Science //

Shake it off

The haters gonna hate, but Melissa Chow still won’t shake

The haters gonna hate, but Melissa Chow still won't shake

The very true fact is that hands are carriers of germs. When we shake hands, we spread disease. Touch a surface where influenza is chilling (door handle, bus rung, Wentworth foodcourt’s sticky tabletops), then rub your eyes or eat lunch, and you’ve likely been infected.

Shaking hands is more intimate than is generally made out. Everyone has a unique microbiota that exists on their skin, making every press of the flesh a kind of perverse cultural exchange. With most millennials playing with their phones when they poo, in addition to well-wishes, diarrhoea and E. coli are likely to be passed on every time you shake hands during OWeek.

Cue: the fist-bump, popularised by an American baseball player in the 1950s who specifically employed it to avoid catching colds from the thousands of hands he shook every year.

The notion of So much so, that scientists have conducted experiments comparing how many germs are transmitted via handshakes versus fist-bumps and high-fives. Handshakes were found to transmit twice as many bacteria as high-fives, and ten times as many as fist-bumps. Other studies have recommended handshaking be banned completely in healthcare. In a hospital, a seemingly warm gesture can become a death sentence – a handshake can transmit a superbug to a vulnerable patient.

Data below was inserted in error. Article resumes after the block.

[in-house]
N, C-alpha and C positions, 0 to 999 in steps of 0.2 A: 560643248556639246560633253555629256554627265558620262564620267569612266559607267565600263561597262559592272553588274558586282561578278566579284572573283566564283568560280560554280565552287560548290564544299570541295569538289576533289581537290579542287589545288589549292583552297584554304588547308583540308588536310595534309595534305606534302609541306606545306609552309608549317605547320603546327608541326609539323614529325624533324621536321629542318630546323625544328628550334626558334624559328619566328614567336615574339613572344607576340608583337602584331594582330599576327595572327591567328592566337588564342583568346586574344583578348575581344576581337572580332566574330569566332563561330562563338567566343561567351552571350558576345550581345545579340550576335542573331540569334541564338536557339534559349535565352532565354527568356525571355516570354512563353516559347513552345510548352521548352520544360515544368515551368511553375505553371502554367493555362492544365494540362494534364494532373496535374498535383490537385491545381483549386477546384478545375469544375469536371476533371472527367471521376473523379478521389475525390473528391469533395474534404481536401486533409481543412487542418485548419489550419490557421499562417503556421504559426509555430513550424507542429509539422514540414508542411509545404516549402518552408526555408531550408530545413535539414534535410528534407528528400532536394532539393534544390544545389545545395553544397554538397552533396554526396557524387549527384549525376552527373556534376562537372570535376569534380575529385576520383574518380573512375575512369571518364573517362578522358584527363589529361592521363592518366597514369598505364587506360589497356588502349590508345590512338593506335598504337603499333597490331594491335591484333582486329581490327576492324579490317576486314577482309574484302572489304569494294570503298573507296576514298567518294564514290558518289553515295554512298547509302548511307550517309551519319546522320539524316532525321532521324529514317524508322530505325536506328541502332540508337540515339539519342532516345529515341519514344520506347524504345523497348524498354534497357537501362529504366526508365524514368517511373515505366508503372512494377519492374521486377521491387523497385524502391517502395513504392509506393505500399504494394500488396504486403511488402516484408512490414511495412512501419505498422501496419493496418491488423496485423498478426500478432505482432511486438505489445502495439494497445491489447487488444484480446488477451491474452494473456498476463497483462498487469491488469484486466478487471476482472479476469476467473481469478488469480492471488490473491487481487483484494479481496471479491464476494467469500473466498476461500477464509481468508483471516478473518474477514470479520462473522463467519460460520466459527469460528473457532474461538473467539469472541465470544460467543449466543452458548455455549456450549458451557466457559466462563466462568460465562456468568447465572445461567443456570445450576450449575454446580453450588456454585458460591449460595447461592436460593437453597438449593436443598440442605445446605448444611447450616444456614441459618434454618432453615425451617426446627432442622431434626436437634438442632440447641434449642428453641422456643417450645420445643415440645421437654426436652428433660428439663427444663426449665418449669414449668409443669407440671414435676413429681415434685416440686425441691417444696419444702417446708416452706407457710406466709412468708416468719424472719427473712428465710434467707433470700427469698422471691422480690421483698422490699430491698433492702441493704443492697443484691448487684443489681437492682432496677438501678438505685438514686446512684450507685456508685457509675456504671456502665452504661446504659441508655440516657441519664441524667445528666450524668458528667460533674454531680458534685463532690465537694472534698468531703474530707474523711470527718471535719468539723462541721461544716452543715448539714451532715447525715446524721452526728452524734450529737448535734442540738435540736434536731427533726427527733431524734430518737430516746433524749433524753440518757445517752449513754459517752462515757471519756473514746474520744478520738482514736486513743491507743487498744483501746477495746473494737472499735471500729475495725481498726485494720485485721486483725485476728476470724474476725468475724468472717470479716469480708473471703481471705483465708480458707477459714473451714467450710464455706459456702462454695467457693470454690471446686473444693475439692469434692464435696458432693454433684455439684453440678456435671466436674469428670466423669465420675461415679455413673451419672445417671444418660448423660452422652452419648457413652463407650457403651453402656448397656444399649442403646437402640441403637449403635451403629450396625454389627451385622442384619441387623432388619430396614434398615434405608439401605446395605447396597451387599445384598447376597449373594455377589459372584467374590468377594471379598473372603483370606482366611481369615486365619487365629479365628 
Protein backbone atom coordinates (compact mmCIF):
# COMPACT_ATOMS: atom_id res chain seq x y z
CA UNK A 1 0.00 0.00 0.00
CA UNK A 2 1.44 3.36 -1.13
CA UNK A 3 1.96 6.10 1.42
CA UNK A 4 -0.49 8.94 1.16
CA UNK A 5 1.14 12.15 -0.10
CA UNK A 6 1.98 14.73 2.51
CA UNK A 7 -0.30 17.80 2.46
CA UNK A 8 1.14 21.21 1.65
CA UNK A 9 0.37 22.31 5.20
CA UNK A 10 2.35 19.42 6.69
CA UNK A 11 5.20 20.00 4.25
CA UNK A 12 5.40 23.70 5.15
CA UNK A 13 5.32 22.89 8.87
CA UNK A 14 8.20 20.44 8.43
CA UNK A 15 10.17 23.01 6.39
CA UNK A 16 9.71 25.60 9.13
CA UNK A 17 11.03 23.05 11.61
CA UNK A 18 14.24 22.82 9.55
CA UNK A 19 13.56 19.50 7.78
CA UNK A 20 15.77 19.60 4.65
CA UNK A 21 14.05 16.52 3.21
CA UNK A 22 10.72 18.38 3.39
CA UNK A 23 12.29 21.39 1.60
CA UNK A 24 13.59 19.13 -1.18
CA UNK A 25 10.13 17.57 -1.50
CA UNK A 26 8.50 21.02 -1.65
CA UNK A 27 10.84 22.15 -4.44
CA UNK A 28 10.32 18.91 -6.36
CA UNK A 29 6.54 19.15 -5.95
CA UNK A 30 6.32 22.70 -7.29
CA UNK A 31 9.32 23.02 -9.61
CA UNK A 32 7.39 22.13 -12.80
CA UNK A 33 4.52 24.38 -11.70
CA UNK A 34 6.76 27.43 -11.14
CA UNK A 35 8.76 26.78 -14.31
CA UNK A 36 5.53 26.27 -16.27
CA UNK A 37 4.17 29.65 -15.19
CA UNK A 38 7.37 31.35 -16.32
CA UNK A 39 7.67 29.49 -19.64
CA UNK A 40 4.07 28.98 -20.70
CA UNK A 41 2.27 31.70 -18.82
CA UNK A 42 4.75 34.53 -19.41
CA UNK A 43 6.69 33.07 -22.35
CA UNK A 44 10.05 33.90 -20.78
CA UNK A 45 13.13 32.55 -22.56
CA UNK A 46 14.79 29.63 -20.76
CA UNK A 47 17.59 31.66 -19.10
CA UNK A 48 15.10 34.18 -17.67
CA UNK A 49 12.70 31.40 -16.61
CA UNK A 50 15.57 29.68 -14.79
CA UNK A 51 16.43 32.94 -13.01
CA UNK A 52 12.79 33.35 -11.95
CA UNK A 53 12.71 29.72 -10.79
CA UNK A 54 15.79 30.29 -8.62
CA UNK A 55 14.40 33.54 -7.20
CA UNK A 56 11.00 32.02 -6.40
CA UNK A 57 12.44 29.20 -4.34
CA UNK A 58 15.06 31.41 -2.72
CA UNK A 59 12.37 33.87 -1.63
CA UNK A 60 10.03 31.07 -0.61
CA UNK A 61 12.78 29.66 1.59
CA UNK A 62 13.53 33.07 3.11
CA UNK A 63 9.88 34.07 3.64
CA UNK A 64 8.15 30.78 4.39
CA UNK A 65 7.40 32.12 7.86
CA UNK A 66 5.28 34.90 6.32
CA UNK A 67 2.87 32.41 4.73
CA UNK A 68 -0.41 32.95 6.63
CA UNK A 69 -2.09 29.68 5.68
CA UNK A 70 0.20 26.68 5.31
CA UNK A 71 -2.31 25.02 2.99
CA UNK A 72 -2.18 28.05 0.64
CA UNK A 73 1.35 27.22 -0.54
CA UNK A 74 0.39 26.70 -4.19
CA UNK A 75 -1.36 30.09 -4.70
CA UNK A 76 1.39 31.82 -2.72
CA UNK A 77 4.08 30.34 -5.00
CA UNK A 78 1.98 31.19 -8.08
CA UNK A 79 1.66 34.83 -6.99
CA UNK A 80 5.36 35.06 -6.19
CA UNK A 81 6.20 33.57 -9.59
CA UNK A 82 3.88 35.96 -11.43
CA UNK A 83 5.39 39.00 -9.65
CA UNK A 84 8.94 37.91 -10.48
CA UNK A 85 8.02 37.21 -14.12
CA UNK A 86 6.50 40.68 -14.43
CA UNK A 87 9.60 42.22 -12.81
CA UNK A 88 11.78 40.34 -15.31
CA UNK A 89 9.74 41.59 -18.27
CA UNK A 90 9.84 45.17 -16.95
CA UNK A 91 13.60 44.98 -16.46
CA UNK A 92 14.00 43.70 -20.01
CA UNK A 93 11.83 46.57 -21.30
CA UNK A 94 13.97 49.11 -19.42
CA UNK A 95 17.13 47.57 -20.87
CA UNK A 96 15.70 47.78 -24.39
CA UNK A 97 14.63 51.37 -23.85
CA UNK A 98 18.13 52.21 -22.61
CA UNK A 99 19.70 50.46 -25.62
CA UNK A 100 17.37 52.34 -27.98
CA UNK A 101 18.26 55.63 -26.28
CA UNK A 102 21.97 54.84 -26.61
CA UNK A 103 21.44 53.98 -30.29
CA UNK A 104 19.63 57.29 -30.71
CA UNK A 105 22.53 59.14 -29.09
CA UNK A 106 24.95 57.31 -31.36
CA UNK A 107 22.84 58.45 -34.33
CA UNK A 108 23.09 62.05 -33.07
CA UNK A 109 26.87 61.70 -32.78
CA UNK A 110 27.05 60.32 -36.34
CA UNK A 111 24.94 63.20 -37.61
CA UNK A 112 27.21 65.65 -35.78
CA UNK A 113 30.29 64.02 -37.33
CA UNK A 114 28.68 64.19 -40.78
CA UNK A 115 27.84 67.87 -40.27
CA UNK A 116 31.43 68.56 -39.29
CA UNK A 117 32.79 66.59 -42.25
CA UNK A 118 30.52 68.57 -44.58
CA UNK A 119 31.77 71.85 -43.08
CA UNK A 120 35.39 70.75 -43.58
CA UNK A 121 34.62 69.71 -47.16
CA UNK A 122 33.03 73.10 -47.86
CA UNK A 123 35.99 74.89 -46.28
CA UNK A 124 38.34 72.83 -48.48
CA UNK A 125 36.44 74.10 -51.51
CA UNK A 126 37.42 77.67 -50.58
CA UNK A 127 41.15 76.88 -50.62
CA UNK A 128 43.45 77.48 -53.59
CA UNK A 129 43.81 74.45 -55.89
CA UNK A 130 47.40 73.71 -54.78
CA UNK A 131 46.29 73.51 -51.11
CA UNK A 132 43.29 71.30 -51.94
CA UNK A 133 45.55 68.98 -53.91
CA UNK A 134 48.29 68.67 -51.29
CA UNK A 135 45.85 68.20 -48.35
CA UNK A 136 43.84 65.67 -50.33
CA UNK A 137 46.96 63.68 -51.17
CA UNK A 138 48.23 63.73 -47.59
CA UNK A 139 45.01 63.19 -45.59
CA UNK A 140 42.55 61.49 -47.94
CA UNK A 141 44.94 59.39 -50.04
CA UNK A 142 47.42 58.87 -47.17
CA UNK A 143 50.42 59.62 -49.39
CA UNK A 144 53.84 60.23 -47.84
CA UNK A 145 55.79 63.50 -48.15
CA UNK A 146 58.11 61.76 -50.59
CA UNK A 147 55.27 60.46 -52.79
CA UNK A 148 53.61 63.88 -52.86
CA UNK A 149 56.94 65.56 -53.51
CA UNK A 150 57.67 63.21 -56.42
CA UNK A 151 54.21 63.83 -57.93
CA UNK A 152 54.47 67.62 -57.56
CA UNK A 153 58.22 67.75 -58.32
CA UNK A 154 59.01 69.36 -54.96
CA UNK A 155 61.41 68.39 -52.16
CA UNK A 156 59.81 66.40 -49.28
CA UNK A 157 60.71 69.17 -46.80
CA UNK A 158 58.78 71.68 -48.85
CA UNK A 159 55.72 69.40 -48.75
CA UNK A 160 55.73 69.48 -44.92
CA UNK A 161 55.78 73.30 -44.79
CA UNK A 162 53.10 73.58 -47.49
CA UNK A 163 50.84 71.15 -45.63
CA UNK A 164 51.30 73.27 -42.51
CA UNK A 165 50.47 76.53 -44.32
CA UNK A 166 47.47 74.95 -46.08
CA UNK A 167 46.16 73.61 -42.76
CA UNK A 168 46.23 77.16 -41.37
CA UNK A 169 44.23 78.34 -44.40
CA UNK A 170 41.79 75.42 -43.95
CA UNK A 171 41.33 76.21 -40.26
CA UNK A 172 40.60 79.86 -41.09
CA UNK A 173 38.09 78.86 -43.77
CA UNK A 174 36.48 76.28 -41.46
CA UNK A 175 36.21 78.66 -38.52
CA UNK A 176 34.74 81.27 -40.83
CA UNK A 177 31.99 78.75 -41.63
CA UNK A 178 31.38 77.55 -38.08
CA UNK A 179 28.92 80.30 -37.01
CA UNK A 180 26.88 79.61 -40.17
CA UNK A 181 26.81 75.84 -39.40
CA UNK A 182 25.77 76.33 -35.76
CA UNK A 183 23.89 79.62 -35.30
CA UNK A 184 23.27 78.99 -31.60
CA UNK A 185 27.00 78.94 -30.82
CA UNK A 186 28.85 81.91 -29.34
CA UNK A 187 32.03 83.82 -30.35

So are fist-bumps the best way to satisfy our social obligations whilst mitigating contagion?

Professor Mary-Louise McLaws, a renowned infection control expert from UNSW, doesn’t think so (USyd’s experts didn’t respond to my attempts to contact them). She believes fist-bumping in healthcare is , misguided and potentially dissuades people from washing their hands properly, which is the gold standard in controlling the spread of disease. Interestingly, Professor McLaws also tells me that the practice of shaking hands possibly stems from the Knights of the Round Table. Apparently, they shook hands as a showing of peace and an indication they had put their swords aside.

The germs one typically picks up outside of a hospital are not so dire, so I suppose shaking hands keeps to a noble and ancient tradition. Still, I’d prefer we just touch knuckles. If you’re a lazy hand washer, at least with a fist-bump you’re only transmitting one-tenth the bacteria you normally would.